This app helps people who are blind or visually impaired to shoot better photos on their phone!
Designed by a Ph.D student at UC Santa Cruz, the app uses face detection and voice accessibility to communicate with the photographer.
Phillip Stearns electrocutes unexposed instant film with 15,000 volts.
He also pours various household chemicals (like bleach) onto the prints to make the colors and corrosion you see. The process is about as beautiful as the end result. You can watch how it’s done here.
We asked Phillip a few questions about his process:What inspired you to apply electricity to film as opposed to just chemicals?My explorations were guided most by what materials I had available. A big batch of this instant color film was being thrown out, presumably by a photographer in my building transitioning out of analog film. Two years ago, I received a batch of neon tubes and high voltage ballasts to drive them. After tinkering with interrupting the process of developing the film (after exposing to light) and discovering the painterly qualities such physical manipulations produced, I started to think about how else I work with the film.Through experimenting with digital cameras a couple of years prior to these experiments in film, I became aware of Hiroshi Suigimoto’s work of subjecting photopaper to electric discharges and thought that I could try something similar with the neon ballasts and the color film itself.
How did you go about making sure your process was actually safe to do?I caution, again, this is not safe. No one should try this on their own, unless assisted by a qualified electrician trained in dealing with high voltages, and a physician. Death by electrocution is quite real.Any other tips or comments you have for photographers who want to explore analog or digital experiments?Look at what you have around you. Use it differently. Look for potentials that exist just beyond, hidden within the normally prescribed perception of things. Play, but be smart about it. Be safe.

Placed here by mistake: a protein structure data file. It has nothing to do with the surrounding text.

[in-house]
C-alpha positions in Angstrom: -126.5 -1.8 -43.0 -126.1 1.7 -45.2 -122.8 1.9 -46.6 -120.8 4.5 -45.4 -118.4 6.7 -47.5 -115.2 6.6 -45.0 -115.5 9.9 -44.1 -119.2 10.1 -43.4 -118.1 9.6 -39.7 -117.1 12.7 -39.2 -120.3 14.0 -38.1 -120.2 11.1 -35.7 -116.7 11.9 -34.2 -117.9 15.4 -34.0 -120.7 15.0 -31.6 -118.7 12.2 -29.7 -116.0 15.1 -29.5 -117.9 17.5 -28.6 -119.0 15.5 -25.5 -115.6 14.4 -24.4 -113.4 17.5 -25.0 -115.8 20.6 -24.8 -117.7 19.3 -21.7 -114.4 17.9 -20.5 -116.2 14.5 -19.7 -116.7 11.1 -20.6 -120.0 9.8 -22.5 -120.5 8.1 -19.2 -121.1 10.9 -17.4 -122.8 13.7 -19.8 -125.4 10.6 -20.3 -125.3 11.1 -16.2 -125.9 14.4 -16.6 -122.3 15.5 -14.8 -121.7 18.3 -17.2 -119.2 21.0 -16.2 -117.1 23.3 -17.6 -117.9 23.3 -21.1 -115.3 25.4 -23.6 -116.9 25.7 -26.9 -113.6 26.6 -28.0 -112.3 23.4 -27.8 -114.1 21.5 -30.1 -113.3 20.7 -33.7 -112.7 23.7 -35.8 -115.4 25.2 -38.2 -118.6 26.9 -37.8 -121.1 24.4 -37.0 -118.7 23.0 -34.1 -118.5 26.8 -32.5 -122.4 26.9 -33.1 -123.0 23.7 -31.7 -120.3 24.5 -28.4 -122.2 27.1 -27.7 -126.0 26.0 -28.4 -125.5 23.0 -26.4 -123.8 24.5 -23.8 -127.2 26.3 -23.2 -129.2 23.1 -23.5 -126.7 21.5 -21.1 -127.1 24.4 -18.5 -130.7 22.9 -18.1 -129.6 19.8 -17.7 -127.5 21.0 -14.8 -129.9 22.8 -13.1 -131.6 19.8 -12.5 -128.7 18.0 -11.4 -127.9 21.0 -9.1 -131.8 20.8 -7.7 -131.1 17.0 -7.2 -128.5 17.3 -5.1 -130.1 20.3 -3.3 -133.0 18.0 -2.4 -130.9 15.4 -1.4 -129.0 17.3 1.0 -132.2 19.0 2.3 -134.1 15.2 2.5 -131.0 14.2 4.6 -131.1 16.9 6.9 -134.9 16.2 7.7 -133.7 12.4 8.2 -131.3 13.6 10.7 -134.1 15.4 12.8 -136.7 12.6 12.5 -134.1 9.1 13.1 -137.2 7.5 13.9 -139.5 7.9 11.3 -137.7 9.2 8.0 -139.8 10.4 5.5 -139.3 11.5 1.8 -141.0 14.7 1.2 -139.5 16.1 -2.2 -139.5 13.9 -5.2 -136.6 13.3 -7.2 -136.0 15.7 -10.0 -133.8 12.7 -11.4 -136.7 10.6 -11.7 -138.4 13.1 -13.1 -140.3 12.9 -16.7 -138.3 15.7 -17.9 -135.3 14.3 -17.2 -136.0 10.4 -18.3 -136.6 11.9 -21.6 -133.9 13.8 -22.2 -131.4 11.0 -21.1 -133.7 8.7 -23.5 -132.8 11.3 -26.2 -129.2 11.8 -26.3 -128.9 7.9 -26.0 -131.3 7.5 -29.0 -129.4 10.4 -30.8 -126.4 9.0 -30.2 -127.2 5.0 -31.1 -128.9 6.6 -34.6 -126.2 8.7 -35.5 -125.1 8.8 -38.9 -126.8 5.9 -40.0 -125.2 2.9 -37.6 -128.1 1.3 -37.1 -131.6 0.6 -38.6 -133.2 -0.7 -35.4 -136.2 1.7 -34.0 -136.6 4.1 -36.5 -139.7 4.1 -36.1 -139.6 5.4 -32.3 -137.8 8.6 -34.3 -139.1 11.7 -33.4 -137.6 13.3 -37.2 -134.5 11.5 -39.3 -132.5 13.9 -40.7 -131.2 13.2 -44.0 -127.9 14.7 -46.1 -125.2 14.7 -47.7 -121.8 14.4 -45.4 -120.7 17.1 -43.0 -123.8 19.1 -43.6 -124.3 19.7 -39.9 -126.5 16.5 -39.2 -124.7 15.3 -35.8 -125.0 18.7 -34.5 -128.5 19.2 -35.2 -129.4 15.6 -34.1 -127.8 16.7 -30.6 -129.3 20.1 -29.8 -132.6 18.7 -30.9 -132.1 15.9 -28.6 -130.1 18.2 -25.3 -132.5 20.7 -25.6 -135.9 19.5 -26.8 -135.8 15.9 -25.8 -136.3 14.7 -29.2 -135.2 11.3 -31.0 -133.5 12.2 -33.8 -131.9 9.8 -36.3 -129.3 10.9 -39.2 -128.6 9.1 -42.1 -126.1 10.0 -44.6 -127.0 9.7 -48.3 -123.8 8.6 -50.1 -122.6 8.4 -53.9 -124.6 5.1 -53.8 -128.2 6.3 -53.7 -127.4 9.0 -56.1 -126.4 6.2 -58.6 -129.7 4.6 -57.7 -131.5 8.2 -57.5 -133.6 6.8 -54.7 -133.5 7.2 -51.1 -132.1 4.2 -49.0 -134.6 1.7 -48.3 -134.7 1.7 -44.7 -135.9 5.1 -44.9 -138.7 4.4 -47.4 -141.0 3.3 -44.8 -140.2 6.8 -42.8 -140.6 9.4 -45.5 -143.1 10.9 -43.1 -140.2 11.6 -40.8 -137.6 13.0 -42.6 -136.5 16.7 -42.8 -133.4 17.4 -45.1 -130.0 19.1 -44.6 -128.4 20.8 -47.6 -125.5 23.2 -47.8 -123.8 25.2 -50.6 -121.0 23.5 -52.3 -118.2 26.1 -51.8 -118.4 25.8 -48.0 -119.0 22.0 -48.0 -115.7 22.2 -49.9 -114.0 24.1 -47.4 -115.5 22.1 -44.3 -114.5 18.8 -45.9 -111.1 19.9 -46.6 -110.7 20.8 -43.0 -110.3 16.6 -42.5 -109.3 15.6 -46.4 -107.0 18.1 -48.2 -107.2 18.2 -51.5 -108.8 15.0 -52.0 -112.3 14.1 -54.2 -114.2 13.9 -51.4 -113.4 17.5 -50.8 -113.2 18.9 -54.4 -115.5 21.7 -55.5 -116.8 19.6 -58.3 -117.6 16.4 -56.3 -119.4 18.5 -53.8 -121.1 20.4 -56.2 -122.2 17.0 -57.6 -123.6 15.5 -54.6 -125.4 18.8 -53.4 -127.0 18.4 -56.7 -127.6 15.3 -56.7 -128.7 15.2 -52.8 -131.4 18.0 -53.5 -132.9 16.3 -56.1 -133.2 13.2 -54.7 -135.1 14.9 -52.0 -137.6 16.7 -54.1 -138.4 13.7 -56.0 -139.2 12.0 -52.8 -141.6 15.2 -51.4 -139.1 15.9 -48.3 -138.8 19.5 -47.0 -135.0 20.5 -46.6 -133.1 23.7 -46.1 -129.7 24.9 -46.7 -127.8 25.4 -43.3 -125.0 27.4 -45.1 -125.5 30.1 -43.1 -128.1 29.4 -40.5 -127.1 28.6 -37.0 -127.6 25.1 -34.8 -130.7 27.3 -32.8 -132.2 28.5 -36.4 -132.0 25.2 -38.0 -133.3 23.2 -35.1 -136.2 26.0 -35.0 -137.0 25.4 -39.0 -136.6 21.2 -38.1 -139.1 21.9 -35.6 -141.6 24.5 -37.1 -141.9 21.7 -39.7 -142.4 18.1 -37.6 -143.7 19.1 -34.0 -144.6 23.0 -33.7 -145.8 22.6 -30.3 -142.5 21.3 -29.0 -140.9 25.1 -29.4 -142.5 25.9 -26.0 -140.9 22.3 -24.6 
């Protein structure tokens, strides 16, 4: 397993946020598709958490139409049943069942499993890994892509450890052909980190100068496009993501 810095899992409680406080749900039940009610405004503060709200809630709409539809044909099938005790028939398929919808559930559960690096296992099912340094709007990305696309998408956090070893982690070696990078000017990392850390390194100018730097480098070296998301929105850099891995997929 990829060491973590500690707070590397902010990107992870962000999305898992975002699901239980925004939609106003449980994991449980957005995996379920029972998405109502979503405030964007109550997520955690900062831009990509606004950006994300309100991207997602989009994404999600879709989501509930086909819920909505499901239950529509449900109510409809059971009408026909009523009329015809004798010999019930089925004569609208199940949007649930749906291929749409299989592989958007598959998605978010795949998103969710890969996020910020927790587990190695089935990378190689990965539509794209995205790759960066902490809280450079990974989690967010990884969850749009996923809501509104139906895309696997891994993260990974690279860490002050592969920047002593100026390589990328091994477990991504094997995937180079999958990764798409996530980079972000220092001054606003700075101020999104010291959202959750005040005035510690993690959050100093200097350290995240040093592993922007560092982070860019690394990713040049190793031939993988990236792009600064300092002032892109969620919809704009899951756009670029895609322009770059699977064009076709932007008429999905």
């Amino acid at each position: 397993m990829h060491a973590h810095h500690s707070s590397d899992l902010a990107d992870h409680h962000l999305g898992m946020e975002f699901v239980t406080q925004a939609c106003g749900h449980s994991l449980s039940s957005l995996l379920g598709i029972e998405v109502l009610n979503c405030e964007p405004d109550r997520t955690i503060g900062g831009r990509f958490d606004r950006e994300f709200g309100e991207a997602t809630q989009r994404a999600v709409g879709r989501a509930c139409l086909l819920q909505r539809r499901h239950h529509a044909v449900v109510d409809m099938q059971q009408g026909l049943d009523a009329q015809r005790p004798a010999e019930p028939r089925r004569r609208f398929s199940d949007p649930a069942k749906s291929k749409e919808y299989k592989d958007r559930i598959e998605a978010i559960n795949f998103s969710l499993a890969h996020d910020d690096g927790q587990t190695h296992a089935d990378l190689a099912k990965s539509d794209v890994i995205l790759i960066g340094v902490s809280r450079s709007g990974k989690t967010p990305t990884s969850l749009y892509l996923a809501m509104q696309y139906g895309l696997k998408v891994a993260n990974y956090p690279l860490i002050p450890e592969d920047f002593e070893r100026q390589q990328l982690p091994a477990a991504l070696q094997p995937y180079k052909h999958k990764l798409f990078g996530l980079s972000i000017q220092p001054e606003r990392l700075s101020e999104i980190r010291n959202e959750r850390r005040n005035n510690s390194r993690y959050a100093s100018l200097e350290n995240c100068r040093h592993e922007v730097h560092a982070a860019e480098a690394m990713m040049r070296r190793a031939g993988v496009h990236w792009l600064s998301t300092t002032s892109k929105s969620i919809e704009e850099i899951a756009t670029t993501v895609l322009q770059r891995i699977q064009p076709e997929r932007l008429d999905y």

Smeared Skies Made from Hundreds of Stacked Photographs by Matt Molloy
We knew Brad Pitt was skilled in front of the camera, but who knew he was a photographer as well? Lomography posted images from a fantastic W Magazine editorial on the star’s life at home.
For the shoot, Brad found 40 rolls of expired Kodak Tech Pan film on Ebay. The intimate black and white photos offer a glimpse into the life of true super celebrities.
one of the raddest photos ive shot
michael varnadoe- nollie flip into the dam
Paul D. Andrews is a Dundee, Scotland based photographer and uses film and analogue cameras (35mm and 120 medium format and polaroid) in addition to an iPhone 4S and digital SLR. Photography become part of his life as a teenager working in film with his Zenit E. taking pictures of anthing and everything. He enjoys being outside and close to nature, and being based on the east coast of Scotland gives him opportunities to explore the hightlands, the lowlands and the beautiful beaches and coastline. However, the beauty of humanity in its urban environment is eqully fascinating to him and he enjoy the buzz of this photographic genre. Please visit artist’s Flickr or follow his Tumblr for more work.
ongoing series of lit waterfalls titled Neon Luminance is part of a collaboration between Sean Lenz and Kristoffer Abildgaard over at From the Lenz. The duo dropped high-powered Cyalume glow sticks in a variety of colors into various waterfalls in Northern California and then made exposures varying from 30 seconds to 7 minutes to capture the submerged trails of light as the sticks moved through the current.
The one camera we *don’t* have on our shelf — this LEGO camera that has moving parts. It was made by LEGO Suzuki!
The time a million lovely hot air balloons lifted off, and Valentina was there to capture it! In Cappadocia, Turkey.